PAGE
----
Sudbury-Assabet-Concord River Watershed

Friends of ARNWR: Assabet Pulling Together

Name: Dave Lange  Organization: Assabet Pulling Together  Phone:

Site location:
Along winterberry way to the wetlands on Taylor Way in ARNWR

Property overview:

ARNWR has a large wetland complex, small wetlands and vernal pools,and large forested areas. It also has 15 miles of trails. The land has a history of Native American settlement, agriculture, and was an army base.

Management site description:

Assabet Pulling together works to manage invasive populations across the refuge, but for the purpose of this case study, we have chosen to focus on the roadside area along Winterberry Way extending down Taylor way to the wetland area, as this has been the focus of efforts in the past year.

Acres in the management area: 7.2  Listed on EDDMaps?No

Habitat type: Abandoned lot/home site, Field/forest edge, Fields, Roadside edge, Upland/wetland edge

Was this Early Detection Rapid Response (EDRR)? No

Target species:
Autumn Olive (Elaeagnus umbellata)   Black Swallowwort (Cynanchum louiseae syn: Cynanchum nigrum)   Burning Bush (Euonymus alatus)   Creeping Buttercup (Ranunculus repens L.)   Garlic Mustard (Alliaria petiolata)   Glossy Buckthorn (Frangula alnus)   Japanese Knotweed (Fallopia japonica)   Japanese Stiltgrass (Microstegium vimineum)   Multiflora Rose (Rosa multiflora)   Narrow-leaf Bittercress (Cardamine impatiens)   Purple Loosestrife (Lythrum salicaria)   Wineberry (Rubus phoenicolasius Maxim.)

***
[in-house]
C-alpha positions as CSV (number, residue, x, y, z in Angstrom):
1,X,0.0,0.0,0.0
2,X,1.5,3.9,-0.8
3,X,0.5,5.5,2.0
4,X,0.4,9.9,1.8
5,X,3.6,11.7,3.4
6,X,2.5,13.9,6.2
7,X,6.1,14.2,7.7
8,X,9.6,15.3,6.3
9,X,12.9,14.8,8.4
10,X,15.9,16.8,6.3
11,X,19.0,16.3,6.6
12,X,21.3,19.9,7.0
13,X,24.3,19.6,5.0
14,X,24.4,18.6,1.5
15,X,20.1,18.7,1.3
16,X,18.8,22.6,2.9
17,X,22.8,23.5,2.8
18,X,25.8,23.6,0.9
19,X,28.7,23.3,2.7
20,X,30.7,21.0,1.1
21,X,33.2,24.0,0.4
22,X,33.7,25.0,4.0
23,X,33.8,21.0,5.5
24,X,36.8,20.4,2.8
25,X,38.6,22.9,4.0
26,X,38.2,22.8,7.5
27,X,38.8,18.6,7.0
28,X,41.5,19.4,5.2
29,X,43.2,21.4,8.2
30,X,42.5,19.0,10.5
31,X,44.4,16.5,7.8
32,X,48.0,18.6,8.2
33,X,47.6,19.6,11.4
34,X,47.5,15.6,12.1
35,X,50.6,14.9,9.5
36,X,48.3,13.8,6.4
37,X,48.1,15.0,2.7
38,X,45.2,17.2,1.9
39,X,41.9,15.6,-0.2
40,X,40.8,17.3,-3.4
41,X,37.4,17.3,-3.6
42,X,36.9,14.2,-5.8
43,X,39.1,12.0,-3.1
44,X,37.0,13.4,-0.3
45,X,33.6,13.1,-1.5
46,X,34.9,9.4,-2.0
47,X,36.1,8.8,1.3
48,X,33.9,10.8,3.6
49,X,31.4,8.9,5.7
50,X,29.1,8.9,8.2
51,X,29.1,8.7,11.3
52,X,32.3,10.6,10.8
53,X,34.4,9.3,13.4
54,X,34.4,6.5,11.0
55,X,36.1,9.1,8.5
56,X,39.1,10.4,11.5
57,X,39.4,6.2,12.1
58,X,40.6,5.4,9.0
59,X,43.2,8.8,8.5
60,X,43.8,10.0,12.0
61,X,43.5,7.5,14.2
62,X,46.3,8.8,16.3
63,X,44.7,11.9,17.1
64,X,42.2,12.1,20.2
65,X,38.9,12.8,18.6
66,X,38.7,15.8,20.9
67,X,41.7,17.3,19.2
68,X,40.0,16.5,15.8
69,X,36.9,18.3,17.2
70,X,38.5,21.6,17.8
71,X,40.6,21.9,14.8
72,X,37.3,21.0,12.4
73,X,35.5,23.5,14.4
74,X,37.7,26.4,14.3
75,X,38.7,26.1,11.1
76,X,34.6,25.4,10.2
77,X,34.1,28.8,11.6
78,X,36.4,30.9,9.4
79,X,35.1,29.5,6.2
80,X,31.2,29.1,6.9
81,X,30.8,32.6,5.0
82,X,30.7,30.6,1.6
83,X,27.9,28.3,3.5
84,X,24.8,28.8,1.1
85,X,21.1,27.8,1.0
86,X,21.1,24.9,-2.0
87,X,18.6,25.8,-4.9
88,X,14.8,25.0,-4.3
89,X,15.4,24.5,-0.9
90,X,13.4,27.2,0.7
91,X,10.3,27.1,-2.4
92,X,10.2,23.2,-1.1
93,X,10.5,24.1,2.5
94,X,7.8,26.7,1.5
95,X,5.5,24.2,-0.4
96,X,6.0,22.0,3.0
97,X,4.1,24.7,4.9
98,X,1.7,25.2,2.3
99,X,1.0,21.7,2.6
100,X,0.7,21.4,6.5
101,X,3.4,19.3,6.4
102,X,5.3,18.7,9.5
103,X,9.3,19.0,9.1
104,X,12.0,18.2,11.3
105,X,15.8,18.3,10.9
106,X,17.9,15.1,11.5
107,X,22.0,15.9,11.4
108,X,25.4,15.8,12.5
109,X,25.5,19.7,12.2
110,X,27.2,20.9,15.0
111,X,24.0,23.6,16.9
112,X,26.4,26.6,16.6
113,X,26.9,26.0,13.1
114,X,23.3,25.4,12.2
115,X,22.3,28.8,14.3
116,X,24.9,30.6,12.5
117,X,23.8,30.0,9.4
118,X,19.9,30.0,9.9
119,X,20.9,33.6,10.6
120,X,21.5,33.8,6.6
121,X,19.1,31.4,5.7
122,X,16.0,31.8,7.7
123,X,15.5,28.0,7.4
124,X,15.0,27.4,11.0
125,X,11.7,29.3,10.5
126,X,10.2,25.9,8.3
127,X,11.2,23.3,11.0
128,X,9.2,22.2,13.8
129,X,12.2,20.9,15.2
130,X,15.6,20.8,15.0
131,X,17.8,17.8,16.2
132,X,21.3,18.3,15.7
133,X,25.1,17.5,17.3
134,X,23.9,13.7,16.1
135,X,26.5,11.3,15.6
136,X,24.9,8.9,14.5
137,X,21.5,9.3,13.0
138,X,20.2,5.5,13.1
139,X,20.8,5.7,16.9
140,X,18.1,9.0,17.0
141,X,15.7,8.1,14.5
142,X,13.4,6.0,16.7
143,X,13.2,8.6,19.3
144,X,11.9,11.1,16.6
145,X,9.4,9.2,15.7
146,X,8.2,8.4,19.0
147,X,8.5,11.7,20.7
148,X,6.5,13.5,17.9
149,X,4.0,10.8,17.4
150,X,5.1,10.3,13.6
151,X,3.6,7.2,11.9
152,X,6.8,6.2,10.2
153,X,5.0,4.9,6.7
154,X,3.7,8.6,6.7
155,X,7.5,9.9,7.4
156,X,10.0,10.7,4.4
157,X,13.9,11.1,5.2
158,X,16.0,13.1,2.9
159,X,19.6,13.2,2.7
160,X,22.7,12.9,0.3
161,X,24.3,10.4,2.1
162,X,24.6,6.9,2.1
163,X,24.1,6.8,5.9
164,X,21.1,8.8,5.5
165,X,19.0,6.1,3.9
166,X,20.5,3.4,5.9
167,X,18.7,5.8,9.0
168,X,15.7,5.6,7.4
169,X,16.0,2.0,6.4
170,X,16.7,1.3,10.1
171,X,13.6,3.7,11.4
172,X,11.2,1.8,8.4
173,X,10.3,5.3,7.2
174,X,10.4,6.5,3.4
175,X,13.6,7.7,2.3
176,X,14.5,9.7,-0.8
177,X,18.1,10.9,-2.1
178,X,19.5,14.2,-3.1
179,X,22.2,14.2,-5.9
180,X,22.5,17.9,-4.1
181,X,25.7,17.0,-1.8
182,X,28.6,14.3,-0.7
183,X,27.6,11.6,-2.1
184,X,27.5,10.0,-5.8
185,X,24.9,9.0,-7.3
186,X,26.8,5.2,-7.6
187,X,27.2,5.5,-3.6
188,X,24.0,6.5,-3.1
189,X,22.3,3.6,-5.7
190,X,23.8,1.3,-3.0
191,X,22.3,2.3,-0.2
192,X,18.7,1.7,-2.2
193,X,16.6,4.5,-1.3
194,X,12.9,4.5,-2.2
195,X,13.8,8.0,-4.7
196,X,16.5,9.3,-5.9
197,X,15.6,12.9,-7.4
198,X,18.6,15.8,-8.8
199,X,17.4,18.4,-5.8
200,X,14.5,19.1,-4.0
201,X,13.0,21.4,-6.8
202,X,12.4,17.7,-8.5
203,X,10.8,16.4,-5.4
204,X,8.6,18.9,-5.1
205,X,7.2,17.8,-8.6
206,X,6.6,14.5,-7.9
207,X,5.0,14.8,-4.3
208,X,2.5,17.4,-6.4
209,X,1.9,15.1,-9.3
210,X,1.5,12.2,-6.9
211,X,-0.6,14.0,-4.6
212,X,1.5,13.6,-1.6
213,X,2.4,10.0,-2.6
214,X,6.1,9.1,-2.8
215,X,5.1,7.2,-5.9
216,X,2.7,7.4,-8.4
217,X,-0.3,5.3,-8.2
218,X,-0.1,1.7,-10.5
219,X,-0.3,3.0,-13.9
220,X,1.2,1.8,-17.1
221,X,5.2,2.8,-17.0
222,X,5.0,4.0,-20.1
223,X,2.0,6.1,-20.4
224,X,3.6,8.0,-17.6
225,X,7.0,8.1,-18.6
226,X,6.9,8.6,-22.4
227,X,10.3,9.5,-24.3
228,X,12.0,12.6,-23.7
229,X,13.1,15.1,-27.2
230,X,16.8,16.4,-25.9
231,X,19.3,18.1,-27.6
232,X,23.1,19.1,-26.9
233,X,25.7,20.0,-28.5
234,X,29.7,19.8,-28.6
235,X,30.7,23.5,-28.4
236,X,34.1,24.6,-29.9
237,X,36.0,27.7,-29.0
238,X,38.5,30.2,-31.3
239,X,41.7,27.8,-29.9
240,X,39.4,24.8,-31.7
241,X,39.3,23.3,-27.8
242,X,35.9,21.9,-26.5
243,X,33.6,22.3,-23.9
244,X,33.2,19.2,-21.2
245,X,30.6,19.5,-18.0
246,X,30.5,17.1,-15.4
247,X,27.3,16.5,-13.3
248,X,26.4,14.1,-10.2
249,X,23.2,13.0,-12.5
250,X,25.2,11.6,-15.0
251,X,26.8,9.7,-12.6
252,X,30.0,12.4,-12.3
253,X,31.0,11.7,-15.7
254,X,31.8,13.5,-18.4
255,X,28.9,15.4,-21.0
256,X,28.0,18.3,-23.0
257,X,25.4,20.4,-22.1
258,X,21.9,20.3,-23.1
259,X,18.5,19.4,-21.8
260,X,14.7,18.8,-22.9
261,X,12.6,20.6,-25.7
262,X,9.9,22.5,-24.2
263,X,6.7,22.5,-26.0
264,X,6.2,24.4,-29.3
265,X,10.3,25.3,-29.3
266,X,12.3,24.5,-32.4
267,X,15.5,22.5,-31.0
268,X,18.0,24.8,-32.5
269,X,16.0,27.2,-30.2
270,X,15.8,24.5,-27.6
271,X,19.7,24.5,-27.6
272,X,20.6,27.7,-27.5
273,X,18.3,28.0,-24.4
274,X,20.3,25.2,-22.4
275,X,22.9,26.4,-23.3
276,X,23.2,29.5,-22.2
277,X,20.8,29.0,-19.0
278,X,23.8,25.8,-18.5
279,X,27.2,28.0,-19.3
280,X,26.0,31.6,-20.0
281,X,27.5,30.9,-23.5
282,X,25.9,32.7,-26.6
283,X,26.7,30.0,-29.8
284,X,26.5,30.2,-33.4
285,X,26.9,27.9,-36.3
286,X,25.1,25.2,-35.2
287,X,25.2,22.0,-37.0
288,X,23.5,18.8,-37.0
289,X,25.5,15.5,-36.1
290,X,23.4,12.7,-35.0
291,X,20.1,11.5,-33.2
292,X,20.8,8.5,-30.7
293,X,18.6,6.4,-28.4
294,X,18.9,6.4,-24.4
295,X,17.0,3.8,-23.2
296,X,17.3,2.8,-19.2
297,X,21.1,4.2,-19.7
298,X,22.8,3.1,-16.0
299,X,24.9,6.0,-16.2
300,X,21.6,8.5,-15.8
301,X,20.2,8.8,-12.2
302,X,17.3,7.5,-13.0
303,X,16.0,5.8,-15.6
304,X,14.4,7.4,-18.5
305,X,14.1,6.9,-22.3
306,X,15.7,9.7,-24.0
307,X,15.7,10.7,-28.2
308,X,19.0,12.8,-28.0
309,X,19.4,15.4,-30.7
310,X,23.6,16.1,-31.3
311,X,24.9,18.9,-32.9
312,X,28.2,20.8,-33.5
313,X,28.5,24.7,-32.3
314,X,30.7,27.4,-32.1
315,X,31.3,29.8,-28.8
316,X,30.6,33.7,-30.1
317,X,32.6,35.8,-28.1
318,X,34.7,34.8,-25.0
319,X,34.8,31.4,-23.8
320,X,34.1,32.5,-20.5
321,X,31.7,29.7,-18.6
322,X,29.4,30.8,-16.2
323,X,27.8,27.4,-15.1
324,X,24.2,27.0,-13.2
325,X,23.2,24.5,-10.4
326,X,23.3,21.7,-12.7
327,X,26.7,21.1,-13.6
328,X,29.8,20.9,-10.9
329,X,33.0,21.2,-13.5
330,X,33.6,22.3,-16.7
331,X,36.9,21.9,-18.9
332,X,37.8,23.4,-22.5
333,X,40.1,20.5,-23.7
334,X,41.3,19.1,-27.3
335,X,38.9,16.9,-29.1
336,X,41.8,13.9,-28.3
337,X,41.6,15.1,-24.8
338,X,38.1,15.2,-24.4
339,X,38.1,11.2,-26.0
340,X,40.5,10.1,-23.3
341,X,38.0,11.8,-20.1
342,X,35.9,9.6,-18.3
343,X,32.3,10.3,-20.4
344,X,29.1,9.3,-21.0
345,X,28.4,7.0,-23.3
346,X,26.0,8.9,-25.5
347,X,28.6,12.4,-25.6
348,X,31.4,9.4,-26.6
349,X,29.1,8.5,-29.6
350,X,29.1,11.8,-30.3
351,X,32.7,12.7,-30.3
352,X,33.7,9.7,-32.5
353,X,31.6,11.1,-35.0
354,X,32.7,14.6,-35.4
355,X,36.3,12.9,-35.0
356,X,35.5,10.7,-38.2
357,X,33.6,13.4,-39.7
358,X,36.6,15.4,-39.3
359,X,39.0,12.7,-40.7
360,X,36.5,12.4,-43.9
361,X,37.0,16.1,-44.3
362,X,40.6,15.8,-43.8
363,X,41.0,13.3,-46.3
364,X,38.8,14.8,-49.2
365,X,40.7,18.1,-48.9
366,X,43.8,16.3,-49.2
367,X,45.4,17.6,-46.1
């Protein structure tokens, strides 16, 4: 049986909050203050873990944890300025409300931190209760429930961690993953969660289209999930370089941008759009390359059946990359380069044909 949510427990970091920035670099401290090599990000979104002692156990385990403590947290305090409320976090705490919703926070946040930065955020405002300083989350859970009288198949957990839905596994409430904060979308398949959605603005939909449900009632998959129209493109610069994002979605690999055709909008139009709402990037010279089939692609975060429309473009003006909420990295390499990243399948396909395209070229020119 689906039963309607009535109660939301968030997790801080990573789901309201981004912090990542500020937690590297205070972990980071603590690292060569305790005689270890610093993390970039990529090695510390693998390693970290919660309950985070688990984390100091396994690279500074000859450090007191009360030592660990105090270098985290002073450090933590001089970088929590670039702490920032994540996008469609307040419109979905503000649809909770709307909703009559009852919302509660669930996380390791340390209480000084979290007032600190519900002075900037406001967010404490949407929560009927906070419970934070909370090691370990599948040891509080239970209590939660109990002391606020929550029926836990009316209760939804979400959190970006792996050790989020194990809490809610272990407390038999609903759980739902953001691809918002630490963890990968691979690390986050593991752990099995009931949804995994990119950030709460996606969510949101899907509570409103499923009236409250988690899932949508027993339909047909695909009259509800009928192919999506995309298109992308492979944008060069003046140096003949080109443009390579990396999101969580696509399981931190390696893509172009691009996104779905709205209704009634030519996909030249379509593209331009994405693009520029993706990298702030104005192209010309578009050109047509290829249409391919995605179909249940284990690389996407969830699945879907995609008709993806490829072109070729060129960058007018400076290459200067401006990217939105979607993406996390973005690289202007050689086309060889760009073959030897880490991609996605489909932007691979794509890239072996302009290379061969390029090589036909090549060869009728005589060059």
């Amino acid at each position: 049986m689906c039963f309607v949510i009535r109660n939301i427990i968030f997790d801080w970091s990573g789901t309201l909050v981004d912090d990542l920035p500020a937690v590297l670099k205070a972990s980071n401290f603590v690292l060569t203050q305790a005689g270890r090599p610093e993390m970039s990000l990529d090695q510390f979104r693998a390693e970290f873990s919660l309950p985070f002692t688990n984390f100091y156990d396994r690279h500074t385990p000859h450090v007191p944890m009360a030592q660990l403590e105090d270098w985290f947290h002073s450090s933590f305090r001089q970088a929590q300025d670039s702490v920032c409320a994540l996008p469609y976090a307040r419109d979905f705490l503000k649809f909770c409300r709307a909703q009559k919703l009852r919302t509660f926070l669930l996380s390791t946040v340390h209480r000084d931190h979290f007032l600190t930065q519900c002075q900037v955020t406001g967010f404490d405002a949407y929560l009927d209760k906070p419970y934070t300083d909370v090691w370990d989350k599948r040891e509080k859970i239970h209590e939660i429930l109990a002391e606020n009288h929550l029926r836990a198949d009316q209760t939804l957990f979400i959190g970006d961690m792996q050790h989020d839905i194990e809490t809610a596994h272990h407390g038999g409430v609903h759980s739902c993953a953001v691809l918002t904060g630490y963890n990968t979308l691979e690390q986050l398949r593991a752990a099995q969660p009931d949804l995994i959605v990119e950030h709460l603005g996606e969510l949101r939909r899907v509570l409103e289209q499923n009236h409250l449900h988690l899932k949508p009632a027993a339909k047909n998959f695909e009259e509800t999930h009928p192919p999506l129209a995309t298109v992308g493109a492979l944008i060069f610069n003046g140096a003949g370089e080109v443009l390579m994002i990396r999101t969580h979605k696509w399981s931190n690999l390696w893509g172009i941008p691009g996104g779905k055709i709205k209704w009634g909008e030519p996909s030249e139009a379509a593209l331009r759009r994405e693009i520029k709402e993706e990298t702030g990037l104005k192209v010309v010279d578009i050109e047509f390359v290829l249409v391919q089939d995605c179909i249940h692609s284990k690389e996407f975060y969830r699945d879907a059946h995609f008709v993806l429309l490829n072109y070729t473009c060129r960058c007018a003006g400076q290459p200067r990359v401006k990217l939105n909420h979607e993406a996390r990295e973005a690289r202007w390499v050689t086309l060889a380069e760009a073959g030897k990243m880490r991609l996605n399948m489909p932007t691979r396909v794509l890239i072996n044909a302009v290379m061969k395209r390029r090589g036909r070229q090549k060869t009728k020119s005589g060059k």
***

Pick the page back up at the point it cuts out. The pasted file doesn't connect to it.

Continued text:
Management objectives:

Monitoring for EDRR, removing invasives (goals vary from eradication to control based on species and level of infestation), education of neighbors, and identification of areas recommended for chemical treatment.

Approximate project start date: April 1, 2014

Project summary:

From Spring to fall each year, volunteers come out each Saturday to work on manual control of invasives.

Control method: Manual

Disposal method: Brush Pile, Incineration, Bagging, Left on site

Detailed project timeline:

Invasives were mechanically controlled by volunteers each Saturday from March-early December. About 1200 hours were donated by volunteers in 2016.

Early March-early May: Winged euonymus
Late March-early May: Japanese Barberry
Late April: Celandine majus, Garlic Mustard
Early May-early July: Wild parsnips
Mid May- Early July: Narrowleaf bittercress
Mid May and Mid Sept: Japanese Honeysuckle
Late May: Star-of-Bethleham
Late May-late July: Black Swallowwort
Mid July: Porcelain berry
Late July-Mid October: Oriental Bittersweet
Late July-early Sept: Japanese hops
Late July-early Oct: Purple loosestrife
Mid-Sept: Spotted knapweed
Mid-Sept: Boston Ivy
Late October: Autumn Olive
Entire season: Glossy Buckthorn, Japanese knotweed, Japanese Stiltgrass, locust species, Multiflora Rose

Restoration summary:

In a small area along the road, volunteers planted natives with a focus on pollinator plants.

Funding sources: Friends of the Assabet contribute funds for tools and supplies

Final acres in management: 7.2

Open to the public: Yes